The sailing world is fraught with myths, legends, and tradition. That it is bad luck have a woman on a boat may have fallen by the wayside (for some at least), but others remain. In name at least. Some, like the equator crossing tradition can be a fun way to break up a long passage.
To cross the equator you need the sea god’s permission. There are different takes on it. Some legends state that newbies, the people who haven’t crossed before, must perform a ritual. Others say that the oldest member on board must make the sacrifice, but luckily (for me) Sato San decided that the newbies had to come up with the skit.
Rather than doing an actual skit we agreed that we would do a picture skit. Each scene would be a still shot and the pictures would say everything. No memorizing lines, no action. Just implied action. Apparently this kind of thing was extremely popular in Japan.
Toshi San and I thought about it for a few days. Cross dressing and nudity were common in these ceremonies. I vetoed removing any of my clothes, or wearing a coconut bra or Brazilian string bikini the guys had been suggesting. Cross dressing on the other hand… now that was a definite possibility. And who better than to dress up as a woman than Sato San, the biggest advocate of me wearing less clothes.
Here’s how our story went:
The winds had died because we needed to ask the sea god’s permission to cross the equator. The sea god needed a sacrifice.
One sailor catches a beautiful mermaid (as played by Sato San) and decides to give her to the sea god to marry.
One sailor prepares the mermaid for the marriage but gets jealous that the mermaid is marrying a god so calls in her friend in Pacific Al Quanaika (the word means “where it is” in Japanese, but Toshi San wanted it as a play on Al Qaeda) who stabs the mermaid
The sea god appears saying he doesn’t want his beautiful mermaid hurt or need a sacrifice so he brings her back to life with rum. (this is also a joke as alcohol can be used to kill fish)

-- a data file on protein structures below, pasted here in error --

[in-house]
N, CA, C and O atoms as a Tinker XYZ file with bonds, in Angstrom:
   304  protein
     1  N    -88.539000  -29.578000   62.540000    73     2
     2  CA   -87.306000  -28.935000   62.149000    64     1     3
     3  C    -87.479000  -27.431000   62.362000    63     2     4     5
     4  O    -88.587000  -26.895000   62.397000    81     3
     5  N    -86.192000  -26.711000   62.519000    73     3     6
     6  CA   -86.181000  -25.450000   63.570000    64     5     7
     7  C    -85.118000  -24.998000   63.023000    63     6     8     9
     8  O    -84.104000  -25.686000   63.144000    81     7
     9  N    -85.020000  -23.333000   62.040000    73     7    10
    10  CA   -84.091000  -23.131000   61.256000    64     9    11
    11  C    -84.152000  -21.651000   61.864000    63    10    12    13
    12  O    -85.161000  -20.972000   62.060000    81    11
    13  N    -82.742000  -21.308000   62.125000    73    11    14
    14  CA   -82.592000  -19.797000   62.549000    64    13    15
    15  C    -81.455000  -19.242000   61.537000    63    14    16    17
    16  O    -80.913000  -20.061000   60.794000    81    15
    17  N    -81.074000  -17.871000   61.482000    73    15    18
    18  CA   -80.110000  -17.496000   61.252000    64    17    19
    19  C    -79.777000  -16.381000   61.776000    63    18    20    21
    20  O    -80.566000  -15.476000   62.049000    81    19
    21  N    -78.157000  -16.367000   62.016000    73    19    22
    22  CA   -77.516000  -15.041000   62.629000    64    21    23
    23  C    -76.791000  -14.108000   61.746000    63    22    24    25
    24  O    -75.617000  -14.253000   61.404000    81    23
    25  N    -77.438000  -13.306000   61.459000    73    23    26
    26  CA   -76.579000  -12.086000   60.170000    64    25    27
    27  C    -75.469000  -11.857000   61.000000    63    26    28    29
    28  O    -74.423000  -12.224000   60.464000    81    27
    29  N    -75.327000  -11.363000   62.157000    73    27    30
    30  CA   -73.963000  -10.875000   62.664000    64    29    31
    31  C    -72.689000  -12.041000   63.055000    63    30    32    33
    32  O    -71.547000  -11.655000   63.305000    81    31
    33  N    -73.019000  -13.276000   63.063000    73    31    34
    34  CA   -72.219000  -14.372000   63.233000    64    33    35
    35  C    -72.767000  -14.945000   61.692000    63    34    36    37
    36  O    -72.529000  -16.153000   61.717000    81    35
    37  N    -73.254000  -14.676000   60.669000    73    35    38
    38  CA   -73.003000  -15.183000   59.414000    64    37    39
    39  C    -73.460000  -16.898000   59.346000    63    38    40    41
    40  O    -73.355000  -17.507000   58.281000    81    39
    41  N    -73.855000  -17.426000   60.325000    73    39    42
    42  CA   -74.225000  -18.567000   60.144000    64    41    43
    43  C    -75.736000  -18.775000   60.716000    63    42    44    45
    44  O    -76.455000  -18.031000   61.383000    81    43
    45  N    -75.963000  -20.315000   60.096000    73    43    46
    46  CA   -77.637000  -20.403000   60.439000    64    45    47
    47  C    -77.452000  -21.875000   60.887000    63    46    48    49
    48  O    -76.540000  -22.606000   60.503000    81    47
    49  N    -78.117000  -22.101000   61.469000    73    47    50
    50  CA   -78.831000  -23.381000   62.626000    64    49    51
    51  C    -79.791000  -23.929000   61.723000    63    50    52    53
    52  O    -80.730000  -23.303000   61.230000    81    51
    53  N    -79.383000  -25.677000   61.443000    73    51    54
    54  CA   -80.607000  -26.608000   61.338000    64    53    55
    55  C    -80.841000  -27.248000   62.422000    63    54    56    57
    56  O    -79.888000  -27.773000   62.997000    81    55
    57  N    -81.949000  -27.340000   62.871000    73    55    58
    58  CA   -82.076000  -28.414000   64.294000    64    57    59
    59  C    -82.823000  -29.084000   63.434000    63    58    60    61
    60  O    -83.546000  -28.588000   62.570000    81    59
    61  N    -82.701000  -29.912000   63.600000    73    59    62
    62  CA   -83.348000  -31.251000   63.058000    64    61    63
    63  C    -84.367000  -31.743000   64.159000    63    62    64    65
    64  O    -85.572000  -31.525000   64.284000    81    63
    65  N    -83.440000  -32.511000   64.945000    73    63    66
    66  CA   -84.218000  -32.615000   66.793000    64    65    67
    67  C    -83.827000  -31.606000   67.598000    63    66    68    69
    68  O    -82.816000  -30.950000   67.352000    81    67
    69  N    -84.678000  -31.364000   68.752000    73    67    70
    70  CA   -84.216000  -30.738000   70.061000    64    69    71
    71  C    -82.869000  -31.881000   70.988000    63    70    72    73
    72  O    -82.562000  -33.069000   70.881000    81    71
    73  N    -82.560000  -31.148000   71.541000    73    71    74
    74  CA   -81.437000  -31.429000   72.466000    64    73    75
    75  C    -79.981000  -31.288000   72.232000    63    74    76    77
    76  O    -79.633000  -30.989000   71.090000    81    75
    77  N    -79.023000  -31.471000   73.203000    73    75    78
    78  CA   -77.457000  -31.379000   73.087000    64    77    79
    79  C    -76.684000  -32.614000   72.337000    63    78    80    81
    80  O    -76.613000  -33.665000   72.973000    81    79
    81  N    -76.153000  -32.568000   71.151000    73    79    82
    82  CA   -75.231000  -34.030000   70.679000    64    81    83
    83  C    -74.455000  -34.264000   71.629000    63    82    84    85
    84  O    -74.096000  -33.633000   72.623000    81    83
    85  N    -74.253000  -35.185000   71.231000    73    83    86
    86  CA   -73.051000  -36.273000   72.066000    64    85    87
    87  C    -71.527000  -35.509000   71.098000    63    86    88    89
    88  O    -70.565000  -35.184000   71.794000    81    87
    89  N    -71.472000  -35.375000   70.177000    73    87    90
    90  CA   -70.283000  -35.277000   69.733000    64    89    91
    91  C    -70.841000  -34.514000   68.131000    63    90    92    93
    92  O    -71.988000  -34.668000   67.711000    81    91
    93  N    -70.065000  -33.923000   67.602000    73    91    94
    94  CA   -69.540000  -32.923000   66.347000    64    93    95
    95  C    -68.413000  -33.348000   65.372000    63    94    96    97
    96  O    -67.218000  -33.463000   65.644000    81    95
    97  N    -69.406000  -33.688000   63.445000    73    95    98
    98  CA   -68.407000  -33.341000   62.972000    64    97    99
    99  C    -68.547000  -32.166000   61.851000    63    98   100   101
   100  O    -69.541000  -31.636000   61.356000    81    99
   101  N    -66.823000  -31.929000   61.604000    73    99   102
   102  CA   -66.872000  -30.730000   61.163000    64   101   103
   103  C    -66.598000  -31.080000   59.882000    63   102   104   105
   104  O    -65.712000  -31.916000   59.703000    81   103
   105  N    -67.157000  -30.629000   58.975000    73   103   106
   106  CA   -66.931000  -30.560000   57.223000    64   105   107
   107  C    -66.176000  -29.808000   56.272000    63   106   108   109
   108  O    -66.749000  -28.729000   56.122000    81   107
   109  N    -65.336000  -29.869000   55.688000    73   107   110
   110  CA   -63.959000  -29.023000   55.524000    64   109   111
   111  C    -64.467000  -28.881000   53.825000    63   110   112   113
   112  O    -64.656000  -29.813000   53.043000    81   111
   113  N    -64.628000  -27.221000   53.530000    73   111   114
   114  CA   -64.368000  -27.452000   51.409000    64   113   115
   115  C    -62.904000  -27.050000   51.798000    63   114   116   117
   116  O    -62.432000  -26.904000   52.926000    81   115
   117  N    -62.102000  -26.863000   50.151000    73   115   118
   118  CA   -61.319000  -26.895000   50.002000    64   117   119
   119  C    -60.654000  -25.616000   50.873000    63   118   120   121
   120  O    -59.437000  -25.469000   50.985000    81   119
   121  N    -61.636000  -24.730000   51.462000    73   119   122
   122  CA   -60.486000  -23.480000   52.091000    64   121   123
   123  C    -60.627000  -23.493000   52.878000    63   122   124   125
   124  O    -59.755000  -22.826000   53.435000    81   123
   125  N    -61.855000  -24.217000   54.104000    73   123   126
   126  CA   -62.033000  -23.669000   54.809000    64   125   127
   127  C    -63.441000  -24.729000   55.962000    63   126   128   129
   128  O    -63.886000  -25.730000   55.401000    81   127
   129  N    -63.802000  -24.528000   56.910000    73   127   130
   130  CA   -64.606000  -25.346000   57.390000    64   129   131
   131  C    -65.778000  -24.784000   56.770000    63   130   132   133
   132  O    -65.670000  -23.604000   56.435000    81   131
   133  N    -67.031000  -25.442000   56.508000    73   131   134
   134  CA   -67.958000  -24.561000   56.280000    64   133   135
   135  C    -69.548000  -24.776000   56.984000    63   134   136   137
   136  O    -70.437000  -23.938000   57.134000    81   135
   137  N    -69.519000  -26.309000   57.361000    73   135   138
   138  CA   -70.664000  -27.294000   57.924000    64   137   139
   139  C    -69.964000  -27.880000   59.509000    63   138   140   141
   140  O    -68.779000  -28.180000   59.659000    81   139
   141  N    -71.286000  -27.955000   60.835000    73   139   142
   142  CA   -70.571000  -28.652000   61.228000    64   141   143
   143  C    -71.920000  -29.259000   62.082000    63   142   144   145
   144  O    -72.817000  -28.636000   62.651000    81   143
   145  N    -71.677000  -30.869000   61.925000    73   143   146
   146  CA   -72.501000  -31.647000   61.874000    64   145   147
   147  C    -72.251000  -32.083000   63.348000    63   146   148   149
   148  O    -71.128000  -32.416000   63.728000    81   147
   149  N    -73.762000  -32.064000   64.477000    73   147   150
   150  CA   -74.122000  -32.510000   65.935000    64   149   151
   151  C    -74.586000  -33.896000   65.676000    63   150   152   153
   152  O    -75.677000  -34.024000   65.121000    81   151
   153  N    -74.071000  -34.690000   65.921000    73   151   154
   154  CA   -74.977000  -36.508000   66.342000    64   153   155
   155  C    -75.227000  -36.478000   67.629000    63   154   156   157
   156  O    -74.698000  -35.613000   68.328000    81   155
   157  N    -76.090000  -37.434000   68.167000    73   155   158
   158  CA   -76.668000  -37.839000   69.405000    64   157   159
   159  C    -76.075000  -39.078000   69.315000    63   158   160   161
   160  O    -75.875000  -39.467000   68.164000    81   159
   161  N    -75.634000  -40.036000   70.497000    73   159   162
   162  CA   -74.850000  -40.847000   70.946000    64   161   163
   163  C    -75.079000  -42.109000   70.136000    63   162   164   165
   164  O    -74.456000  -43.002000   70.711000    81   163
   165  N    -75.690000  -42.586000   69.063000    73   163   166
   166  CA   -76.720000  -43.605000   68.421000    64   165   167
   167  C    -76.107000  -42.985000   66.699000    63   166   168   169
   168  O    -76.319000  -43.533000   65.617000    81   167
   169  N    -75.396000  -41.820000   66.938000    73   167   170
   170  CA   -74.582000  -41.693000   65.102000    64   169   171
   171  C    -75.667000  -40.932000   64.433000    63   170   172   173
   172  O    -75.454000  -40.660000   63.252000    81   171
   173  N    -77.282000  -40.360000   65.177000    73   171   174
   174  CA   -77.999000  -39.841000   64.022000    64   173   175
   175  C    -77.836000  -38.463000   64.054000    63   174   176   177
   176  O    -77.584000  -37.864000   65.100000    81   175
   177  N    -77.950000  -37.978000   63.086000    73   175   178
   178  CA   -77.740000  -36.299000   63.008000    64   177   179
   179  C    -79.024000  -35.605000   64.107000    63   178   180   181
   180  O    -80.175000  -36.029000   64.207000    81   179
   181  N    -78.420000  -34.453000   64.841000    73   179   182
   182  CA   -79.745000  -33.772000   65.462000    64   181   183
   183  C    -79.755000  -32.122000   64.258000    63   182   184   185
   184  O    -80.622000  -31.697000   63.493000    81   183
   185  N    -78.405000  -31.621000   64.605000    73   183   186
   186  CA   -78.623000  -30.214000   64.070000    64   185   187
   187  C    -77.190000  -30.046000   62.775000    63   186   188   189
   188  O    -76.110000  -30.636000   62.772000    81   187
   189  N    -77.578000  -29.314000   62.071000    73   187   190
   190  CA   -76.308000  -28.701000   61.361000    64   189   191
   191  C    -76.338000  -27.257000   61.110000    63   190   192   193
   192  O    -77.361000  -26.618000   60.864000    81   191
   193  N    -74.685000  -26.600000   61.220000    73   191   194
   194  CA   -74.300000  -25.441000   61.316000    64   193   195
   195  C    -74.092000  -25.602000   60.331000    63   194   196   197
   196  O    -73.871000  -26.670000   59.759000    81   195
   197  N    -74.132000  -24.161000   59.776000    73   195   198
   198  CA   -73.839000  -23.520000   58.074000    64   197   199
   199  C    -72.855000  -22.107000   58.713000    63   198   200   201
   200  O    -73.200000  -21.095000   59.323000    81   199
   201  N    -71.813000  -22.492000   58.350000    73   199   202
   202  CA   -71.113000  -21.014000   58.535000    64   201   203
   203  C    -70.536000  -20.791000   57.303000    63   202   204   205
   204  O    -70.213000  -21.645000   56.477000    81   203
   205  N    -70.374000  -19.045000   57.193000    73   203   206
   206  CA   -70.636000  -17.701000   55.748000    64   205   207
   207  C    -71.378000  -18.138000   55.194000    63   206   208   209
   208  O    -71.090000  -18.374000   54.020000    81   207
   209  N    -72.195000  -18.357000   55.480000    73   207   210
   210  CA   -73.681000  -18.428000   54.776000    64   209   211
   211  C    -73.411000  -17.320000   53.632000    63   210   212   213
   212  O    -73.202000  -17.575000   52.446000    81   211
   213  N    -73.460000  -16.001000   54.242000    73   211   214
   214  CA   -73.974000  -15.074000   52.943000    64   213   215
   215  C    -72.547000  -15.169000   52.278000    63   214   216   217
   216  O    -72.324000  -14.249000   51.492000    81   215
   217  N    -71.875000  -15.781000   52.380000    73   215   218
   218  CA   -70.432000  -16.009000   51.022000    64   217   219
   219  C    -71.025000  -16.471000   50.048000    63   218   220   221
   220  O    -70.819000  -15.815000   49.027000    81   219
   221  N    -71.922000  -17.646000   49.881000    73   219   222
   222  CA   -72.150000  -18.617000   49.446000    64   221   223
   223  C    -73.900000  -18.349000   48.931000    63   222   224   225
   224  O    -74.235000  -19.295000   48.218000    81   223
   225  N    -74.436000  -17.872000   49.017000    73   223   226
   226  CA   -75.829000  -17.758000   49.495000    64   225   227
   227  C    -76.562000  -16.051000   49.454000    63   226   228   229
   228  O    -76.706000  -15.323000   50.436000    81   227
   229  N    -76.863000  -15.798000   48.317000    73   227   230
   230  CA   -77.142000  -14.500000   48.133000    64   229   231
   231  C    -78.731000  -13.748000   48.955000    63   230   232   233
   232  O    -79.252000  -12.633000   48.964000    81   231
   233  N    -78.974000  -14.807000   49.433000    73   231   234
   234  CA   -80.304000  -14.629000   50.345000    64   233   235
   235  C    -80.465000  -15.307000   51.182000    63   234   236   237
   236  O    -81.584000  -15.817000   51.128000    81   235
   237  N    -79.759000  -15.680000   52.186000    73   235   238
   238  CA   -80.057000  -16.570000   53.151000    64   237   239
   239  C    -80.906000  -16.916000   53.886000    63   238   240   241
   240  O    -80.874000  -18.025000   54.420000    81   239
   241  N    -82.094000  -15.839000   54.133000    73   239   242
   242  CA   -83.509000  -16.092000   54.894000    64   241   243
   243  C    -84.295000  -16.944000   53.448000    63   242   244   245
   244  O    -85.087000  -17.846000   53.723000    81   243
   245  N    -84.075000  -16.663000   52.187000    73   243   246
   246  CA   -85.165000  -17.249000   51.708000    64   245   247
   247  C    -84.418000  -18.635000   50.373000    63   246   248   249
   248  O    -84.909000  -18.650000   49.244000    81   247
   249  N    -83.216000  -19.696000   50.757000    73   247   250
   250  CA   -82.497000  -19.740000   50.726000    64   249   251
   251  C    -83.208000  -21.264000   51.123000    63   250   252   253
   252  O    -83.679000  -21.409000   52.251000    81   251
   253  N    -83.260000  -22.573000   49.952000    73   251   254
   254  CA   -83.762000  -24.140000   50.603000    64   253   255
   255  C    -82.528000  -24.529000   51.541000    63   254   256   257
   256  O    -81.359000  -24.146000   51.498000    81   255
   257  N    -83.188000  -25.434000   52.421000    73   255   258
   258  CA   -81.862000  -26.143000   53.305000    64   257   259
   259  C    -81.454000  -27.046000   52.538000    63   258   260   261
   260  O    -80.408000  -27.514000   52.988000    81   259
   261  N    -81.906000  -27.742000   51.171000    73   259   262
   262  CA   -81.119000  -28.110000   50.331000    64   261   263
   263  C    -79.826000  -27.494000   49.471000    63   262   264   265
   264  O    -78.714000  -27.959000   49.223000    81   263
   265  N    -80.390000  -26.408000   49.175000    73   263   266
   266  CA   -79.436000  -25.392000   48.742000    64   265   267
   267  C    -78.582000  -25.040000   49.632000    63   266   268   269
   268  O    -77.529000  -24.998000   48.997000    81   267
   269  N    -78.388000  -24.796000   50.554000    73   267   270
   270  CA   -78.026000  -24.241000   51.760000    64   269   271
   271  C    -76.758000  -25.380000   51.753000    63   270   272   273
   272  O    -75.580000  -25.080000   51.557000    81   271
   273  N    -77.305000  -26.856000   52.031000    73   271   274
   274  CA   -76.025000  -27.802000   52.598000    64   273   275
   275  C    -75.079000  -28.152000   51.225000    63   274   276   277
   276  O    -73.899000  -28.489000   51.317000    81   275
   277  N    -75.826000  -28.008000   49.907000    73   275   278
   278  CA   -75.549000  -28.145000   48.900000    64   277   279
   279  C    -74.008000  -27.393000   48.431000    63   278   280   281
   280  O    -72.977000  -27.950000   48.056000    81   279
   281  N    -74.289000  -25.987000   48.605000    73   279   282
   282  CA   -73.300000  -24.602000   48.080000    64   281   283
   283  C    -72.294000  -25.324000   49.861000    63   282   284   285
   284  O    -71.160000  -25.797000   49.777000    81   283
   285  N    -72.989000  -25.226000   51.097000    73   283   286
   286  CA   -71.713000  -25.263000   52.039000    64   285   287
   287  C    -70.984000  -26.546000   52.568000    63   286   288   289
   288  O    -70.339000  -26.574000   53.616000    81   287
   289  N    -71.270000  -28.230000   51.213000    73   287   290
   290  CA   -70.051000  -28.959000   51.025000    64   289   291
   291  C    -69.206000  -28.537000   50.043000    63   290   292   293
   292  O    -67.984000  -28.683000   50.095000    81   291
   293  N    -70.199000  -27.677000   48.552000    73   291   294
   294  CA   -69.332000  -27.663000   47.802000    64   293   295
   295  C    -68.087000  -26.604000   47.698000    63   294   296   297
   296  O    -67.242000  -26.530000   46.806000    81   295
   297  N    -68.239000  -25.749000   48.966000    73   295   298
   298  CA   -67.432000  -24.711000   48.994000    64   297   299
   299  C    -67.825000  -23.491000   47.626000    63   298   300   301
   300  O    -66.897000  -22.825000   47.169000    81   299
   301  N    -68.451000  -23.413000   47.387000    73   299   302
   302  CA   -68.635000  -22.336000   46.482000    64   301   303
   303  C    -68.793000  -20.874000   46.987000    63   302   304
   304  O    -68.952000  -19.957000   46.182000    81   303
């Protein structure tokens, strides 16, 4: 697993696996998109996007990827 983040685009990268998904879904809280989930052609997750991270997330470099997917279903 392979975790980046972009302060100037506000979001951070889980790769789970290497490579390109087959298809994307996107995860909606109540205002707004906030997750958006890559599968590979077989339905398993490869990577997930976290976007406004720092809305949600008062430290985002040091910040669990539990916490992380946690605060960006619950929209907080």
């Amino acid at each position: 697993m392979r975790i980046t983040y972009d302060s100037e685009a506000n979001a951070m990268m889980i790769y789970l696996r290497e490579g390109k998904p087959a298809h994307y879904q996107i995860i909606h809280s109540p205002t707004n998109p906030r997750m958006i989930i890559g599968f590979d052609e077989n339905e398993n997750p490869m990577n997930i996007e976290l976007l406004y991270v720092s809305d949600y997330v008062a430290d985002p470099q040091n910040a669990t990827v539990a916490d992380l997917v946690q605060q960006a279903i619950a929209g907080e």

The sea god brings the wind and everyone happily sings a song.
It must have worked. Not half an hour later a pod of 7 small whales, possibly pilot whales breached alongside of us. I was delighted watching the creatures surfaces so close to the hull. Sato San, on the other hand just wanted them gone. They weren’t big, only 2-3 times the size of a dolphin, with curious rounded heads and dark bodies.
When Toshi San made the joke about whale steaks I knew the gentle giants must not have seen the Japanese flag.
One of our favorite meals is somen. It’s quick, easy, and delicious on a hot day, which we get quite a few of in equatorial waters. Somen isn’t for rough seas, but it’s a great thing to eat on calm waters, at anchor, or in a marina. Healthy, delicious, and above all easy it’s a fun cool meal for crew to eat together on the deck with a breeze blowing over you.
South of the Equator Somen
- 1 500 gram package of somen noodles
- Tomato, thinly sliced
- Spring onions, finely chopped
- ½ carrot, julienned
- 1 can fish (sardines or Japanese canned fish)
- ½ cucumber, julienned
- 2 eggs, beaten
- ¼ c katsuo dipping sauce
- Boil water
- Put somen in and cook for 2 minutes
- Drain and run cold water over noodles until cool (it stops the noodles cooking and cools them)
- Fry eggs in small, oiled pan (ideally square) over medium heat about 2 minutes on one side and flip.
- Slice egg into very thin slices
- Arrange egg and veggies on a plate with fish in the middle
- Set on table with wasabi and katsuo
- Each person has a little bowl and each person makes their own lunch:
- Pour katsuo dipping sauce into bowl
- Stir in wasabi to taste
- Sprinkle in spring onions
- Add noodles, veggies and fish
- Refill bowl and eat until full!
I cried when we left Cuba. I had to! Well, if I wanted to leave, that is.
Half-sunken ship in Cien Fuegos marina
Immigration always makes me nervous, no matter how many times I cross a border I invariably tense when dealing with the shifty border officials. You never know what hoops they will make the foreigner jump through or what taxes, bribes, or fines they will expect you to pay. Or if they are just in a bad mood or are bored what power trip they will try and pull. Crossing the border from Zimbabwe to South Africa the South African border guards made us wait 24-hours and then threatened to make our bus wait another 24-hours before they would let us in the country. Border guards have absolute power and you know what they say about absolute power.